(Reuters) - Russia will station tactical nuclear weapons in Belarus, President Vladimir Putin said on Saturday, sending a warning to NATO over its military support for Ukraine and escalating a standoff with the West.
Although not unexpected and while Putin said the move would not violate nuclear non-proliferation promises, it is one of the Russia's most pronounced nuclear signals since the beginning of its invasion of Ukraine 13 months ago.
The United States - the world's other nuclear superpower - has reacted cautiously to Putin's statement, with a senior administration official saying there were no signs Moscow planned to use its nuclear weapons.
Putin likened his plans to the U.S. stationing its weapons in Europe and said that Russia would not be transferring control to Belarus. But this could be the first time since the mid-1990s that Russia were to base such weapons outside the country.
"There is nothing unusual here either: firstly, the United States has been doing this for decades. They have long deployed their tactical nuclear weapons on the territory of their allied countries," Putin told state television.
"We agreed that we will do the same - without violating our obligations, I emphasize, without violating our international obligations on the nonproliferation of nuclear weapons."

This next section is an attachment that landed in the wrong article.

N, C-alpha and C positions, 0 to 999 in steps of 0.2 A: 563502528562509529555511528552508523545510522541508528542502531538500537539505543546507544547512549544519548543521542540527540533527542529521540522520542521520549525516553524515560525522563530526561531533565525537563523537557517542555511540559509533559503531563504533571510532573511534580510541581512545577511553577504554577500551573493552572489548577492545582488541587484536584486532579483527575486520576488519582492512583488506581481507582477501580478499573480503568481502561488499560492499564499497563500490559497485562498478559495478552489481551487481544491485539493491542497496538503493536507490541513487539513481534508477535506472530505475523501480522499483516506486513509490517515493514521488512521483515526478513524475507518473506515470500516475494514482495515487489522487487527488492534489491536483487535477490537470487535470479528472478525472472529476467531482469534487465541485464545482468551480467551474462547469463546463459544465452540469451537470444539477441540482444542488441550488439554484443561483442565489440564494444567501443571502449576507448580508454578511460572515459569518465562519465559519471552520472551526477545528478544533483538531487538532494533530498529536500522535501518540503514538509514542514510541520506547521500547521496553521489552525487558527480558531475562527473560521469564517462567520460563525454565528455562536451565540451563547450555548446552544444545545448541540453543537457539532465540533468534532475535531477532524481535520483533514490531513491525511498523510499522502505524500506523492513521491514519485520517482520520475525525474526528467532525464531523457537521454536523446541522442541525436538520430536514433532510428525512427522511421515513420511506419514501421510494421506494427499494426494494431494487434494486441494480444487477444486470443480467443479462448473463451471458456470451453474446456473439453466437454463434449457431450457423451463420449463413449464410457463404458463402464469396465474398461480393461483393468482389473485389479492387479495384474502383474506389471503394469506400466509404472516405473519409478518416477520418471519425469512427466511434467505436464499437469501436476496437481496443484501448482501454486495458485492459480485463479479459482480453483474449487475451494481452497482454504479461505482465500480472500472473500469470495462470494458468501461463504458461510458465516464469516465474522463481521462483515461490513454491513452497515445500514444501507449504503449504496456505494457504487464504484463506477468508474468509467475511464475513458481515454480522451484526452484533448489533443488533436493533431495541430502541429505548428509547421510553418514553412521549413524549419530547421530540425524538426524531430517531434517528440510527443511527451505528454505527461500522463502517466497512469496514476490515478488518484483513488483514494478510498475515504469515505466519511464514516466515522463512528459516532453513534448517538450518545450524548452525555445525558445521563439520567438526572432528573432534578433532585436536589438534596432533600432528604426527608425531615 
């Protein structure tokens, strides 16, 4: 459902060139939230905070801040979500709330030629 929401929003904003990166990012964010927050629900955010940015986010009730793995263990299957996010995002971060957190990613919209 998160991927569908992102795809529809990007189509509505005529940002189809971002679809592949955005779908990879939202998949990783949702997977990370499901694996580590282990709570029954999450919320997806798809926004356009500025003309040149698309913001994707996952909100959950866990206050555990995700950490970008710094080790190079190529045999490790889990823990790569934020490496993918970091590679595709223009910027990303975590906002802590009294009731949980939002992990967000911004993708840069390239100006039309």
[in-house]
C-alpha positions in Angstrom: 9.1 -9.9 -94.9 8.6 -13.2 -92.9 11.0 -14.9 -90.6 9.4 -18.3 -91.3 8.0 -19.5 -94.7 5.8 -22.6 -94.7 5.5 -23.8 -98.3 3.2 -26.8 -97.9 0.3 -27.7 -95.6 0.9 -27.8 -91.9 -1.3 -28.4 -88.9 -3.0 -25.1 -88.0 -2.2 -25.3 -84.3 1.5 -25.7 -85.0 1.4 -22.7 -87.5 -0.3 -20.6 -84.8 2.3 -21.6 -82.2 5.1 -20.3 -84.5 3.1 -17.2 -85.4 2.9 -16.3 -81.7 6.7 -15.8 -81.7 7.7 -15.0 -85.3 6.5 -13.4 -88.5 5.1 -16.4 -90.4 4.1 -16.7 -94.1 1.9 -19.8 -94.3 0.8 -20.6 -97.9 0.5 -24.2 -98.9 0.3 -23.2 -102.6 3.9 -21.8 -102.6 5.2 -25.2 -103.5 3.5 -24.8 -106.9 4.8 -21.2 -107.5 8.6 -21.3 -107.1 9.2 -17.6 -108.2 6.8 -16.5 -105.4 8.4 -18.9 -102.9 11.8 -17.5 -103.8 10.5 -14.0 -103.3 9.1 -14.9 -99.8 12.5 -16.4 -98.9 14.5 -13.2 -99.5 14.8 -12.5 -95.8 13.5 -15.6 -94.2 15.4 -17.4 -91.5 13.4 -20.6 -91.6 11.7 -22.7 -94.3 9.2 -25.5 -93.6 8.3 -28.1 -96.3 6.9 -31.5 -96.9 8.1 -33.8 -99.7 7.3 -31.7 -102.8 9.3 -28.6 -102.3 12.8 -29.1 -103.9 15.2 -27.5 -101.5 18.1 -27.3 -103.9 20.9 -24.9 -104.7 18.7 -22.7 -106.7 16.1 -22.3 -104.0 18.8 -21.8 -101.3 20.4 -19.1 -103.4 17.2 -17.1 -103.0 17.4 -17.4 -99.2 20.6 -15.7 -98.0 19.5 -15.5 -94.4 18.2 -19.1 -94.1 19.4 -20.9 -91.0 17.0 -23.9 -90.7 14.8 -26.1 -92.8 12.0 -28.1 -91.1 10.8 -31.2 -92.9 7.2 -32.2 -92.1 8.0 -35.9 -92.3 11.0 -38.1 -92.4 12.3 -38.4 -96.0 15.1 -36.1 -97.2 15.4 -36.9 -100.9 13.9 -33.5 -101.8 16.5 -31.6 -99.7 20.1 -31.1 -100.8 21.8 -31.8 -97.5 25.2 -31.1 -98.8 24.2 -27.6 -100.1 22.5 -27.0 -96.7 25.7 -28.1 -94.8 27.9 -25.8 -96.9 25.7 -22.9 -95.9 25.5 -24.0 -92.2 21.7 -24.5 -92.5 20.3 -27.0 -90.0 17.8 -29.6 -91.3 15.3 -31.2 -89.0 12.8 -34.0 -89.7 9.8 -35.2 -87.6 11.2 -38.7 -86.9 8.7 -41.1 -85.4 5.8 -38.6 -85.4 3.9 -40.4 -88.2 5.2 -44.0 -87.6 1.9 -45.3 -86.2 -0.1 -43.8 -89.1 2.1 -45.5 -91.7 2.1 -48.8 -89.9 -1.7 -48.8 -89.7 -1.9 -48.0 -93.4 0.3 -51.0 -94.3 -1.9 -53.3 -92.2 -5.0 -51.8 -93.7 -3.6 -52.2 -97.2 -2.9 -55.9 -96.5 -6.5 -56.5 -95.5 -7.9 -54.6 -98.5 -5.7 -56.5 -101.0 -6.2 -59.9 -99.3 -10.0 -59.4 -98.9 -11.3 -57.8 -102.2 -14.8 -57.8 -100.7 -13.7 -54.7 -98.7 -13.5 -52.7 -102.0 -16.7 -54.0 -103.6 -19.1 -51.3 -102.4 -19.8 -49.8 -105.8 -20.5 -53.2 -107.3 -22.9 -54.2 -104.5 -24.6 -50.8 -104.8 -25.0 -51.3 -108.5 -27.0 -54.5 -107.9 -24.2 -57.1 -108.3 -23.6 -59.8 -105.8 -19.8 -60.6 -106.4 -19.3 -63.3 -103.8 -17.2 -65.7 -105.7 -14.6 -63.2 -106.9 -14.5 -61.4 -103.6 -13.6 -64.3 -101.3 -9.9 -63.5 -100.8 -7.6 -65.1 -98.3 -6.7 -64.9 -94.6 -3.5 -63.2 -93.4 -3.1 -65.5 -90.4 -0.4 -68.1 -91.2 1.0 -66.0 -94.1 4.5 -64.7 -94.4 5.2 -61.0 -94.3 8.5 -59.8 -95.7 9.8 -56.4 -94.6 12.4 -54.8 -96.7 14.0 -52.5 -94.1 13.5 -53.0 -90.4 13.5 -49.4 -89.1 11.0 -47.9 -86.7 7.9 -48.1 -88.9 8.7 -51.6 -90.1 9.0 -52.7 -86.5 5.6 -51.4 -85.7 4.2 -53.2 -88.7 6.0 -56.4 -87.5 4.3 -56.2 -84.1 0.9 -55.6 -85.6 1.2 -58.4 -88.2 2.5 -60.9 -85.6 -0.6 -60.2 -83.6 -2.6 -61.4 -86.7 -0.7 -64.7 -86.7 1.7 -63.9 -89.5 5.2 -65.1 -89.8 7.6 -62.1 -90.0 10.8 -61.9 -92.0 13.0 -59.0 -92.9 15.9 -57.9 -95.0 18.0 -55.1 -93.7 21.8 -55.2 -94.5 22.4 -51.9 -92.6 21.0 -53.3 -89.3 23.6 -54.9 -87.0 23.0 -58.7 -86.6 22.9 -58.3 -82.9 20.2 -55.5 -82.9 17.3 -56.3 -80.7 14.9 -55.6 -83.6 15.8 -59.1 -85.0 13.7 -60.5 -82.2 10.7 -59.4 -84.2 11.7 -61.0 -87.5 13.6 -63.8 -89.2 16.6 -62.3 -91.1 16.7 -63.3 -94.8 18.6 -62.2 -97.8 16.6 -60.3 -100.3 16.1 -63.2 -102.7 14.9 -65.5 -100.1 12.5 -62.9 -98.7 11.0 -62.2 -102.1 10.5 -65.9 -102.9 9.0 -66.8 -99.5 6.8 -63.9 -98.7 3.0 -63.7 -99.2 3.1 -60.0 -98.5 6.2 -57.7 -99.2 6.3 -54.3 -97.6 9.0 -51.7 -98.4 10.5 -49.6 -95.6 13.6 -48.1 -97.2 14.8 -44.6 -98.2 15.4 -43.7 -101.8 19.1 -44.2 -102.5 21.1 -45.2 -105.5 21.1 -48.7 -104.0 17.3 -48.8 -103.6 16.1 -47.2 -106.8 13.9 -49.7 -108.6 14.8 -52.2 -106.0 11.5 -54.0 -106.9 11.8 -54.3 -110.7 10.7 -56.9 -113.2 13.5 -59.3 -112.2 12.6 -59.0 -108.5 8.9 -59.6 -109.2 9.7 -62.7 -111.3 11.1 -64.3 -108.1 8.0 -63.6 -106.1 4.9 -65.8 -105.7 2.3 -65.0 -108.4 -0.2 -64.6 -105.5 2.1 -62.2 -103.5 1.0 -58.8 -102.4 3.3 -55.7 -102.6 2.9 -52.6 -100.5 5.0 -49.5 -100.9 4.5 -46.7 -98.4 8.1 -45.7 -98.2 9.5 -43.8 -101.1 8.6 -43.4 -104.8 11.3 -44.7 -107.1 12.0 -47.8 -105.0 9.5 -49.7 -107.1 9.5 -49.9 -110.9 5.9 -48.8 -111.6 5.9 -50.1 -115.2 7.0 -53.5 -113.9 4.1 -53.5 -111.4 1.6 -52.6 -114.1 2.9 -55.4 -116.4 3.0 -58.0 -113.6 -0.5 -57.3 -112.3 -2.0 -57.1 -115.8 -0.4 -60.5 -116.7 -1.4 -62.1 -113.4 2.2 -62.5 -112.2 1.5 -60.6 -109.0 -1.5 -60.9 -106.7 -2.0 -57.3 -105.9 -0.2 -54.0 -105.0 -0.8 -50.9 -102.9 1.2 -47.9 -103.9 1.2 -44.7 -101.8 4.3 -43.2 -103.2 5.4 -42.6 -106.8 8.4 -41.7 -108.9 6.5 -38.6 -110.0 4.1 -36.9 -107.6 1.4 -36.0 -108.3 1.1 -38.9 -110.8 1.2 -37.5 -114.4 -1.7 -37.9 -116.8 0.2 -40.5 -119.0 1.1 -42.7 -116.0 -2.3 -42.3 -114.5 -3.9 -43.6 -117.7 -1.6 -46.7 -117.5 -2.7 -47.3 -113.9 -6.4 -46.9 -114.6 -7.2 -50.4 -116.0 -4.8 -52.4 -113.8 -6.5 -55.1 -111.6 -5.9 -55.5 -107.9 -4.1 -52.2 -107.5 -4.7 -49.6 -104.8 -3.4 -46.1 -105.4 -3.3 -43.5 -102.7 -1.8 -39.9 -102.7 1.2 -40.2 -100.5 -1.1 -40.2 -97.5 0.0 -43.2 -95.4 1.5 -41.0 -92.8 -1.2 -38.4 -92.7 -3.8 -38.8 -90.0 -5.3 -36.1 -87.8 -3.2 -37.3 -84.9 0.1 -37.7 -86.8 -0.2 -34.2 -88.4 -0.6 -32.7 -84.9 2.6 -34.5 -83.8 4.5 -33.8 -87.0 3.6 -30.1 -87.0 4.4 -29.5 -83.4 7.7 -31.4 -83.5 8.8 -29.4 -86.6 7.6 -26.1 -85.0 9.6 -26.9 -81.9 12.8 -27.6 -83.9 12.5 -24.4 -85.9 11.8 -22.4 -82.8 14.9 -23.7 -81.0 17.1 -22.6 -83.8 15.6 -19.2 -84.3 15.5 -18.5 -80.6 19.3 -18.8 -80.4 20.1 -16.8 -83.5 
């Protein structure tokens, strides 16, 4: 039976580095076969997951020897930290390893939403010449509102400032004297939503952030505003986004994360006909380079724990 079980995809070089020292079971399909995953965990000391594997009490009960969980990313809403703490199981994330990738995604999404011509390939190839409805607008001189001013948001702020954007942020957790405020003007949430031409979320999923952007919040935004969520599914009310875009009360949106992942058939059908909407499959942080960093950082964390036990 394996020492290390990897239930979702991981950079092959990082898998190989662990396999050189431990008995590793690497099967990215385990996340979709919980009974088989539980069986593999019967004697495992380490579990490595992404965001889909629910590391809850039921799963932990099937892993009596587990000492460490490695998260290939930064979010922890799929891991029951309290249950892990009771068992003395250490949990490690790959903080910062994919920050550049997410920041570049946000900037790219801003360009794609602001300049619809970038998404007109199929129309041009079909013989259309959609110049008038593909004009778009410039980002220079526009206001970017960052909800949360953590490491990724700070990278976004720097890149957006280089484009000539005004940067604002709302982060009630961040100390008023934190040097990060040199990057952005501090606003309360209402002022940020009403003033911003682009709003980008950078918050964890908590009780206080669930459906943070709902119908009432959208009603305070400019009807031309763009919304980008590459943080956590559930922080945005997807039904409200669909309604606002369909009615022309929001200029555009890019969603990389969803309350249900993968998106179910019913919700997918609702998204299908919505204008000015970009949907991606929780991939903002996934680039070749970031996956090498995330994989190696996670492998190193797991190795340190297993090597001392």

Tensions have grown over the war in Ukraine after heavy supplies of Western weaponry to Kyiv and Moscow shifting its rhetoric on its military operation away from "demilitarisation" of its neighbour to fighting "the collective West" there.
Some hawkish Russian politicians and commentators have long speculated about nuclear strikes, saying Russia has the right to defend itself with nuclear weapons if it is pushed beyond its limits.
"Tactical" nuclear weapons refer to those used for specific gains on a battlefield rather than those with the capacity to wipe out cities. It is unclear how many such weapons Russia has, given it is an area still shrouded in Cold War secrecy.
Experts told Reuters the development was significant, since Russia had until now been proud that unlike the United States, it did not deploy nuclear weapons outside its borders.
The senior U.S. administration official noted that Russia and Belarus had been speaking about the transfer of nuclear weapons for some time.
"We have not seen any reason to adjust our own strategic nuclear posture nor any indications Russia is preparing to use a nuclear weapon. We remain committed to the collective defence of the NATO alliance," the official said.